Conclusion : We found that majority of the nursing staff at our hospital were in a state of burnout with high frequency of EE and DP. Only a quarter of the surveyed staff felt that they had some level of PA. Age and working away from their home countries were the important predictors in the development of BS in nurses. We believe that working conditions have to be improved to develop strategies to cope and alleviate stressful situations.

   Abstract in French 

Arrière-plan: Du personnel infirmier est déclaré sous état extrême du stress, conduisant à un syndrome d'épuisement professionnel (BS). La plupart des études ont été menée entre les infirmières travaillant dans leur pays d'origine. Cette étude a été menée afin d'évaluer la prévalence d'IP entre une main-d'œuvre infirmière multinationales en Arabie saoudite.
Matériel et méthodes: Roi Fahd CHU, AlKhobar, Arabie saoudite, est un hôpital de soins tertiaires employant 510 infirmières de main-d'œuvre multinational. Deux cent cinquante Maslach Burnout inventaire (MBI) basé sur l'individu questionnaires ont été distribués après modification pour inclure l'âge, sexe, l'état matrimonial, nationalité, unité de travail et nombre d'années sur la tâche. Les données ont été entrées dans la base de données et analysées à l'aide du progiciel de statistiques pour les sciences sociales (SPSS), version 14.0. Une valeur de P de < 0,05 était considérée comme statistiquement significative.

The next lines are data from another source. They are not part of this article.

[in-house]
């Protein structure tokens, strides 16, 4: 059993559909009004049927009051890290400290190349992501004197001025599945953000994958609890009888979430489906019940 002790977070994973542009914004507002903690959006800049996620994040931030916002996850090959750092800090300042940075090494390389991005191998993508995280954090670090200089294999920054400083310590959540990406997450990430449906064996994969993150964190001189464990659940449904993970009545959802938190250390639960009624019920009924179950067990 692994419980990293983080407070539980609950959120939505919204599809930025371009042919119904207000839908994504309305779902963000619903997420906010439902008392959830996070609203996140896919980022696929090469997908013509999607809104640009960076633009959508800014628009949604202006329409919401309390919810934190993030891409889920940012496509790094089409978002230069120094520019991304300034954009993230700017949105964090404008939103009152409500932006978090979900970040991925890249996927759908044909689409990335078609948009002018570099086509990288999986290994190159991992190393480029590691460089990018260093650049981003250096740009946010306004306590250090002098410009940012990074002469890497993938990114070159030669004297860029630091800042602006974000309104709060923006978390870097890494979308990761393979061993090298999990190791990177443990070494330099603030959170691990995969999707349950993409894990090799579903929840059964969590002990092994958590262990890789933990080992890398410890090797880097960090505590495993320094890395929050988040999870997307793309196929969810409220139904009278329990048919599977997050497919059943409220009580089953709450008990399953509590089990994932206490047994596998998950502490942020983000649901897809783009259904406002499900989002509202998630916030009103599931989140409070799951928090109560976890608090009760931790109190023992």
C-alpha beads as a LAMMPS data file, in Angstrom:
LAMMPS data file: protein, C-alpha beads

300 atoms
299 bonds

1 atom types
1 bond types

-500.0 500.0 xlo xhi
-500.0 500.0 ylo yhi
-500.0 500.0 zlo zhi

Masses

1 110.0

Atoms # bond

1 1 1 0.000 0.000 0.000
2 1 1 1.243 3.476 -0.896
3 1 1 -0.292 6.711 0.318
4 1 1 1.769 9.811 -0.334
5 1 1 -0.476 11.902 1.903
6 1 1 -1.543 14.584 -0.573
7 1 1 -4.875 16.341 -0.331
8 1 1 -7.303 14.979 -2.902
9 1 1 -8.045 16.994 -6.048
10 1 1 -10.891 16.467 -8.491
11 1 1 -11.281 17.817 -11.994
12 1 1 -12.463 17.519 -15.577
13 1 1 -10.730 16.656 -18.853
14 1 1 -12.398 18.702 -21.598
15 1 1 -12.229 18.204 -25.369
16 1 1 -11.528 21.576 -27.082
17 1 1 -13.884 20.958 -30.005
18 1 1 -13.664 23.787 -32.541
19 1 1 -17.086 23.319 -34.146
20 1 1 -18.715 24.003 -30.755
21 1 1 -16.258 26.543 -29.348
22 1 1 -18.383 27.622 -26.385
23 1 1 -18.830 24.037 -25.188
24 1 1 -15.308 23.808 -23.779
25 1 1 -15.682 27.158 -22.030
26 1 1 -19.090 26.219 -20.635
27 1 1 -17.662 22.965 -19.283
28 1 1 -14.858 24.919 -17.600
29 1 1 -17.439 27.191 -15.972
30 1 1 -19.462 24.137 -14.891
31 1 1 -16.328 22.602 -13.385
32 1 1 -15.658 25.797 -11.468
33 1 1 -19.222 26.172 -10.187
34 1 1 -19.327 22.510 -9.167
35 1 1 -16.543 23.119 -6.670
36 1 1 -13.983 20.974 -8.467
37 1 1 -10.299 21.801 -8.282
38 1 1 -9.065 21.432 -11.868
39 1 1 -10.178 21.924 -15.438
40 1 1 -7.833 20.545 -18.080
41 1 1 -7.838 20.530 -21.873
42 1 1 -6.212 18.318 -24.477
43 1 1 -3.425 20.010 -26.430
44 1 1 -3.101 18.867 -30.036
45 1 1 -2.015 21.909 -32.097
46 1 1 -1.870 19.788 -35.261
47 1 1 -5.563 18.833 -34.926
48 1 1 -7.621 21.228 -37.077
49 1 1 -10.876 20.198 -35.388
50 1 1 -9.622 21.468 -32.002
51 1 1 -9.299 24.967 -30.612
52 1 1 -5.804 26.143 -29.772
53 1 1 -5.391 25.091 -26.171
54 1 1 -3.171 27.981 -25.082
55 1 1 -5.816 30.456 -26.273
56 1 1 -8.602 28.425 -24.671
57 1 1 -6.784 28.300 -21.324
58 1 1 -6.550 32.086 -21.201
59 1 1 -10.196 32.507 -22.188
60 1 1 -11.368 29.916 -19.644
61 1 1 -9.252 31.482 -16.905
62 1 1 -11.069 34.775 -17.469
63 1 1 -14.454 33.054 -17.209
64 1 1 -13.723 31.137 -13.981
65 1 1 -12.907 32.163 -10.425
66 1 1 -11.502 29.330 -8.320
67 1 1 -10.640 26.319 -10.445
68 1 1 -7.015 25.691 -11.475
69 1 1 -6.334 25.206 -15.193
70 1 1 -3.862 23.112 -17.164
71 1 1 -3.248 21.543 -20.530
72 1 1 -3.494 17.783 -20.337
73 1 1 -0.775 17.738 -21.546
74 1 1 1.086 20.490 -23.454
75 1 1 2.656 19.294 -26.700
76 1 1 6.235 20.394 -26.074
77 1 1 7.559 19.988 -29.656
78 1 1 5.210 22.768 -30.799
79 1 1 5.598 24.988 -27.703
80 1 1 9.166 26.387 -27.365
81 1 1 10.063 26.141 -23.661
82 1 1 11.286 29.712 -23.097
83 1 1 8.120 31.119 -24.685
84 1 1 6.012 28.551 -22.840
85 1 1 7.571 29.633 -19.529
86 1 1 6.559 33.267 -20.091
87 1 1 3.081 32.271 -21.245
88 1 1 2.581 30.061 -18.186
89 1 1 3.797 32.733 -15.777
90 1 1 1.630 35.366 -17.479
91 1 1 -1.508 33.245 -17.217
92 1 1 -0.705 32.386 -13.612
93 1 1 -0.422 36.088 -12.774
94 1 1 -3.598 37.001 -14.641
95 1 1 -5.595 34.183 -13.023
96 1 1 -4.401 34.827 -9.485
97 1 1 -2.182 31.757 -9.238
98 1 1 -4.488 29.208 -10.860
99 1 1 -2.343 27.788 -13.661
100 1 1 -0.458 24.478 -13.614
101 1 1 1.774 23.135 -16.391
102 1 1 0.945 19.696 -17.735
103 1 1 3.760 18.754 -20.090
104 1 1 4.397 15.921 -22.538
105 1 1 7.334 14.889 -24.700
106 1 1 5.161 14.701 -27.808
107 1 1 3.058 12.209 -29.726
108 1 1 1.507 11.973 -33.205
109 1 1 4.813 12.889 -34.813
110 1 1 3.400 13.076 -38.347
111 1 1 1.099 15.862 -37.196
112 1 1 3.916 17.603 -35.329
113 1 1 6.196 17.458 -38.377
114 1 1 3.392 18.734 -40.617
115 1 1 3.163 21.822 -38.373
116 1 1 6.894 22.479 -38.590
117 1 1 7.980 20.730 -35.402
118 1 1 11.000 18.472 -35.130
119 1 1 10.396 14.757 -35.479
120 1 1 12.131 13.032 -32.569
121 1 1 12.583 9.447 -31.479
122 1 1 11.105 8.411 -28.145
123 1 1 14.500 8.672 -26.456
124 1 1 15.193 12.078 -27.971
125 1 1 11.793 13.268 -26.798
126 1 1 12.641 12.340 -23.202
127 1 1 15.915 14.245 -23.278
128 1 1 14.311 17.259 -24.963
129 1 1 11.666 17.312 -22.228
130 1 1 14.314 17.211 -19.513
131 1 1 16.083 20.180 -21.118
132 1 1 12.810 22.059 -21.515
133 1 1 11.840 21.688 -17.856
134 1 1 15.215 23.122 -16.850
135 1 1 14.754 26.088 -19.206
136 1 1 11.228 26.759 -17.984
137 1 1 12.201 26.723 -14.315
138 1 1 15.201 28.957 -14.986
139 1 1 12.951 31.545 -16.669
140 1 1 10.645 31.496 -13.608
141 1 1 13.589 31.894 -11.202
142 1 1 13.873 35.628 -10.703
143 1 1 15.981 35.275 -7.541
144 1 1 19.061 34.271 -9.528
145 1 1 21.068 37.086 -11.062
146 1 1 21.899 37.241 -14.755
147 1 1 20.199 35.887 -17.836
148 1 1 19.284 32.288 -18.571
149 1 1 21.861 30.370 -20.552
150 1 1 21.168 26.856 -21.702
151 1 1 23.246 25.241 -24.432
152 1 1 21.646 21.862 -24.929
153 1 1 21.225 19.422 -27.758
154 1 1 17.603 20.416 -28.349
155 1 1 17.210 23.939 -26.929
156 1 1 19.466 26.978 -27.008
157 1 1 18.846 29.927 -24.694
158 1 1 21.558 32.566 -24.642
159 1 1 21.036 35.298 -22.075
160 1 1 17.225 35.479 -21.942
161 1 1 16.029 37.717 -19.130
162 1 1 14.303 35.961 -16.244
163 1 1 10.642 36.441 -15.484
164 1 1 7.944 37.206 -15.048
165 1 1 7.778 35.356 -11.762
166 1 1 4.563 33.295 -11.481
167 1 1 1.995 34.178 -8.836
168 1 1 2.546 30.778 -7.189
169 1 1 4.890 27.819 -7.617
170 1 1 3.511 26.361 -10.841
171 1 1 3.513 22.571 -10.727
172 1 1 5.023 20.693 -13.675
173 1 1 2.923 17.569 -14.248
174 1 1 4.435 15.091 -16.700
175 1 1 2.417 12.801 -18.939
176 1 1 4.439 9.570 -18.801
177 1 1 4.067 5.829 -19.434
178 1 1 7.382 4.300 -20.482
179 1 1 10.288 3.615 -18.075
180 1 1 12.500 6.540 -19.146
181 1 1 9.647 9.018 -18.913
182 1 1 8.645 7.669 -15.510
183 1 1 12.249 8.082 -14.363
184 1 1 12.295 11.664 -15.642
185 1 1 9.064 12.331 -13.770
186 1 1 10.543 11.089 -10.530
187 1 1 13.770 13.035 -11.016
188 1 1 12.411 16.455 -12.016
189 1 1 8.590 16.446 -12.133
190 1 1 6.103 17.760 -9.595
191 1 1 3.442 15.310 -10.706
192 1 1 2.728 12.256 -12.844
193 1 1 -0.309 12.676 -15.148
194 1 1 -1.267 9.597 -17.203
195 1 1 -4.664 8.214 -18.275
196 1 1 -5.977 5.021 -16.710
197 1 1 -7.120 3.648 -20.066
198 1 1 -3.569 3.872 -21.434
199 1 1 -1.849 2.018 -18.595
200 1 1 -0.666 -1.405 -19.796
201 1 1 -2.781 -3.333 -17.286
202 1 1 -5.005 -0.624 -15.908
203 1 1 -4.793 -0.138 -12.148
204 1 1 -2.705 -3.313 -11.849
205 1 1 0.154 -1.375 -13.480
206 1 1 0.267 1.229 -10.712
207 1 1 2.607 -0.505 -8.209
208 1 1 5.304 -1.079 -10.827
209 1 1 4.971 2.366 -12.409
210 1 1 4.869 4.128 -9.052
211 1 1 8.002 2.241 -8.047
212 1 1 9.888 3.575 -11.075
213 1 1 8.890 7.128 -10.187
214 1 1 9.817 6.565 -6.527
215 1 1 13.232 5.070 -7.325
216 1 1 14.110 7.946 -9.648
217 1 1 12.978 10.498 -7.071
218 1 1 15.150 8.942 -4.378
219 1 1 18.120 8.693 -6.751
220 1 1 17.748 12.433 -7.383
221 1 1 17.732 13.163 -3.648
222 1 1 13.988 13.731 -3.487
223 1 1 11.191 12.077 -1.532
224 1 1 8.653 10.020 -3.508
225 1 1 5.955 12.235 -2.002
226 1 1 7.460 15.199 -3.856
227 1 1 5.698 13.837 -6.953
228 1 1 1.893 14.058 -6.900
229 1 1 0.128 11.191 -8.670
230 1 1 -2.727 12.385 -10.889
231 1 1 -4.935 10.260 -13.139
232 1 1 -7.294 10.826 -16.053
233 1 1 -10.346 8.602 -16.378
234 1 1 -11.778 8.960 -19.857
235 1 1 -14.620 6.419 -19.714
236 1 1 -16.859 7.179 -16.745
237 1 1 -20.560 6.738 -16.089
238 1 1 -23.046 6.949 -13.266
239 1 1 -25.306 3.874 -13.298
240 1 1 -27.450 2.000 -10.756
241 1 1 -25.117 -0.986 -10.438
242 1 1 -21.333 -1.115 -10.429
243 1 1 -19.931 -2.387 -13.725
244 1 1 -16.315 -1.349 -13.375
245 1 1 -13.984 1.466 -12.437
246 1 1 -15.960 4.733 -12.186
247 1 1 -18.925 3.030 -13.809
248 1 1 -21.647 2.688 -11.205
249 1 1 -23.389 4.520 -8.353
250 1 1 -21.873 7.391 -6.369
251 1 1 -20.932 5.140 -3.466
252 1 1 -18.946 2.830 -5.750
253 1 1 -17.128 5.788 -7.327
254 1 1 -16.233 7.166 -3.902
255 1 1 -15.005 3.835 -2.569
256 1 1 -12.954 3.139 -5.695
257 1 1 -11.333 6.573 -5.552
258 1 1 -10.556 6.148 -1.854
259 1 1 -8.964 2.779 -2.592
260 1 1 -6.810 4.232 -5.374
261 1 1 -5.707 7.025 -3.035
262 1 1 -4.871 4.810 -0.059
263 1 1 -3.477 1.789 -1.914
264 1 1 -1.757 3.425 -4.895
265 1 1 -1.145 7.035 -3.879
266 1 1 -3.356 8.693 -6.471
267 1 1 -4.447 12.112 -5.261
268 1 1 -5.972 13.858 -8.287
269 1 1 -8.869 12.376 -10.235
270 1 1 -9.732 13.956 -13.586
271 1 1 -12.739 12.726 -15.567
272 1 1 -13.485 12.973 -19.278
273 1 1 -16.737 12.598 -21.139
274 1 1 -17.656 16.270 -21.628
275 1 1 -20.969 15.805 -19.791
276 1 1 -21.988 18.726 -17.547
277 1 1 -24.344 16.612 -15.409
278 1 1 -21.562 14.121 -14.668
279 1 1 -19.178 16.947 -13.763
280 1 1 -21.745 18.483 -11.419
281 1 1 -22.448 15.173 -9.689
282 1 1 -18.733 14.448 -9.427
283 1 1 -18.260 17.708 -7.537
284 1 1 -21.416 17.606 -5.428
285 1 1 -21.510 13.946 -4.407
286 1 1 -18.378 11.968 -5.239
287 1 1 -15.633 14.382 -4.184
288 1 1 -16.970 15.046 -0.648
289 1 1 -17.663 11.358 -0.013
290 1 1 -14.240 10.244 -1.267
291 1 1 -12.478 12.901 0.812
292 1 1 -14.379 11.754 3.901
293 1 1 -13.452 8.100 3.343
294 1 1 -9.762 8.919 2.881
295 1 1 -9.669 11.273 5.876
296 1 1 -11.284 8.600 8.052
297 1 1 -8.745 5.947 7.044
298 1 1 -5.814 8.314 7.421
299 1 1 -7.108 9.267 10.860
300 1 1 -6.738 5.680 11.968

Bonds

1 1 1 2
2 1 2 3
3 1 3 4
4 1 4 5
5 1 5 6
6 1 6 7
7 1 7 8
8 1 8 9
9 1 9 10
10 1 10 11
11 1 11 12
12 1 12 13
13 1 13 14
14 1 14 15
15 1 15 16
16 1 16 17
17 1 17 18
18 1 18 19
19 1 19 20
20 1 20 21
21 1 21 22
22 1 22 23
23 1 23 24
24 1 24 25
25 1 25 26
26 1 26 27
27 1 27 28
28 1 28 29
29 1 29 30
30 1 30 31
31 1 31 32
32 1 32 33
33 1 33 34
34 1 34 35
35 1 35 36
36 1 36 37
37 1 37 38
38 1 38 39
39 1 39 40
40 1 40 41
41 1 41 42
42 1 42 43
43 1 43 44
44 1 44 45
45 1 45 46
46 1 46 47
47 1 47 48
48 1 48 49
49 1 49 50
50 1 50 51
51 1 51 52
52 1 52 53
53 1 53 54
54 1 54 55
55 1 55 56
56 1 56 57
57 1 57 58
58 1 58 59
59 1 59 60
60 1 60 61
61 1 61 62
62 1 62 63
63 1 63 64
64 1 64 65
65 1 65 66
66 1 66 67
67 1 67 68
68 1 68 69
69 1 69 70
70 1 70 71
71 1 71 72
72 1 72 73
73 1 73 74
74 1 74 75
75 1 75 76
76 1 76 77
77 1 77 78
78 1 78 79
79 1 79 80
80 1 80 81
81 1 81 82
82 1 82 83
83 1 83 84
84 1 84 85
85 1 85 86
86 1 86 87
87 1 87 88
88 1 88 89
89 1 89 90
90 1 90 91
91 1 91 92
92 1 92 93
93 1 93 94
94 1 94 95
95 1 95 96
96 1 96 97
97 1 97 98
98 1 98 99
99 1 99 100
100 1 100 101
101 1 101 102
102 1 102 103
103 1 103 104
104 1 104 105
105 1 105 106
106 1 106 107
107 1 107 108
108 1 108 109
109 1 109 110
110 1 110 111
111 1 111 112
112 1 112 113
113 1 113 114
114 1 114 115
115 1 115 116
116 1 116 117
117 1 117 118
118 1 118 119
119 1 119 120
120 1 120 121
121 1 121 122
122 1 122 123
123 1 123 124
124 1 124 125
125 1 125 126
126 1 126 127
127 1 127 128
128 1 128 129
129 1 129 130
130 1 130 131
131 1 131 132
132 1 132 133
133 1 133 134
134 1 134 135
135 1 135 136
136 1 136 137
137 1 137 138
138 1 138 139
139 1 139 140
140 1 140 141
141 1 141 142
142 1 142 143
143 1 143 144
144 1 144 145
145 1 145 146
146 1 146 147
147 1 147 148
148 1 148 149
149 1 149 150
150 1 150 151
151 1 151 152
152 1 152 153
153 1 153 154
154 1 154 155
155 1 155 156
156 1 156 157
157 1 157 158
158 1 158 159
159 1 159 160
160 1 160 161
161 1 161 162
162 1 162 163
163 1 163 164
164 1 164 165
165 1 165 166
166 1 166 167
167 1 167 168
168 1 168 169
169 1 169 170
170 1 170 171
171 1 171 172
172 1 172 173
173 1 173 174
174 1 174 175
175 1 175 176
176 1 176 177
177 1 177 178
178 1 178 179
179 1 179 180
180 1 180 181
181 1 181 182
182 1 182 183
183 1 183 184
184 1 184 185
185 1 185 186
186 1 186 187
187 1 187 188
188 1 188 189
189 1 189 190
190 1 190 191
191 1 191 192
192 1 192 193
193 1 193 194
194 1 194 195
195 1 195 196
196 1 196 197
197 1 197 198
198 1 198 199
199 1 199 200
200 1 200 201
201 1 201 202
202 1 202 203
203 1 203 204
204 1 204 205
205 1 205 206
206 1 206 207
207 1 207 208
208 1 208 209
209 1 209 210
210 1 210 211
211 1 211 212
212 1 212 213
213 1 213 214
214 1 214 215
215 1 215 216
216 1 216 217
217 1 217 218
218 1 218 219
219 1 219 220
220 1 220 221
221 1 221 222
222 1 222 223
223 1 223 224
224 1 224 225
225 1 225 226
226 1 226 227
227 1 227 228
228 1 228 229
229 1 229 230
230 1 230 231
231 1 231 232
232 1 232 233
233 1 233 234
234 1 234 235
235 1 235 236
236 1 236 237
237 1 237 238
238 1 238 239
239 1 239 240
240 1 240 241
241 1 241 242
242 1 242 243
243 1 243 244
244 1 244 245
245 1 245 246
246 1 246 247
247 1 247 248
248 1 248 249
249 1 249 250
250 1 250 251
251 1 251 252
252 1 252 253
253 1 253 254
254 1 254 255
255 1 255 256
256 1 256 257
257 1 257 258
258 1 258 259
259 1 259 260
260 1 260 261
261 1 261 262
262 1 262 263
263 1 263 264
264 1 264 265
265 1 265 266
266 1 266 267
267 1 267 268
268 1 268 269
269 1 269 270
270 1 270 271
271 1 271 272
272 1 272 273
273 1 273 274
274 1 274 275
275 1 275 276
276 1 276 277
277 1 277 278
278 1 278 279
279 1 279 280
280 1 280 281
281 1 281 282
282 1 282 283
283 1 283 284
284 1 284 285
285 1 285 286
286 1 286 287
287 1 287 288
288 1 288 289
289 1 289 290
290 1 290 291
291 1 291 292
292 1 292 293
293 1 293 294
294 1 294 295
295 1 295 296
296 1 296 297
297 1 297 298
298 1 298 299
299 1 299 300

Résultats: Un cent quatre-vingt-dix-huit infirmières (77,2%) rempli le questionnaire. Leur âge moyen était à ± 34,46 ans 5.36. Quarante-cinq pour cent (89) avait épuisement émotionnel haute (EE) et 28,9% (57) souffrance modérée avec équité en emploi. Les équipes qui étaient au travail pour une durée plus longue avaient une moindre fréquence d'équité en emploi (P < 0,001). La fréquence de dépersonnalisation (DP) était 83 (42%) et a été classée comme élevé et 61 (30,8%) étaient modérément affectés. Réalisation personnelle (PA) a été modérée à faible dans la plupart des infirmières (71,5%). Infirmières mariés étaient sujettes à EEPSEA (28.17 ± 12.1 versus 22,3 ± 9.6) que les infirmières non mariés (P = 0,003, CI 95º et ou 2.4). Les infirmières dans les quartiers et les cliniques des patients étaient plus émotionnellement épuisés avec DP plus élevé par rapport aux infirmières dans les zones de haute activité et de stress élevé (P < 0.001, OR −11.1 ; et < 0.001, CI 95º et 9,65 OR). Non-Arabie infirmières ont été considérablement plus enclins à EEPSEA (27,3 ± 12.1 versus 21,6 ± 2,9) que les infirmières de l'Arabie saoudite (P = 0,004; 95º CI: < 9.64).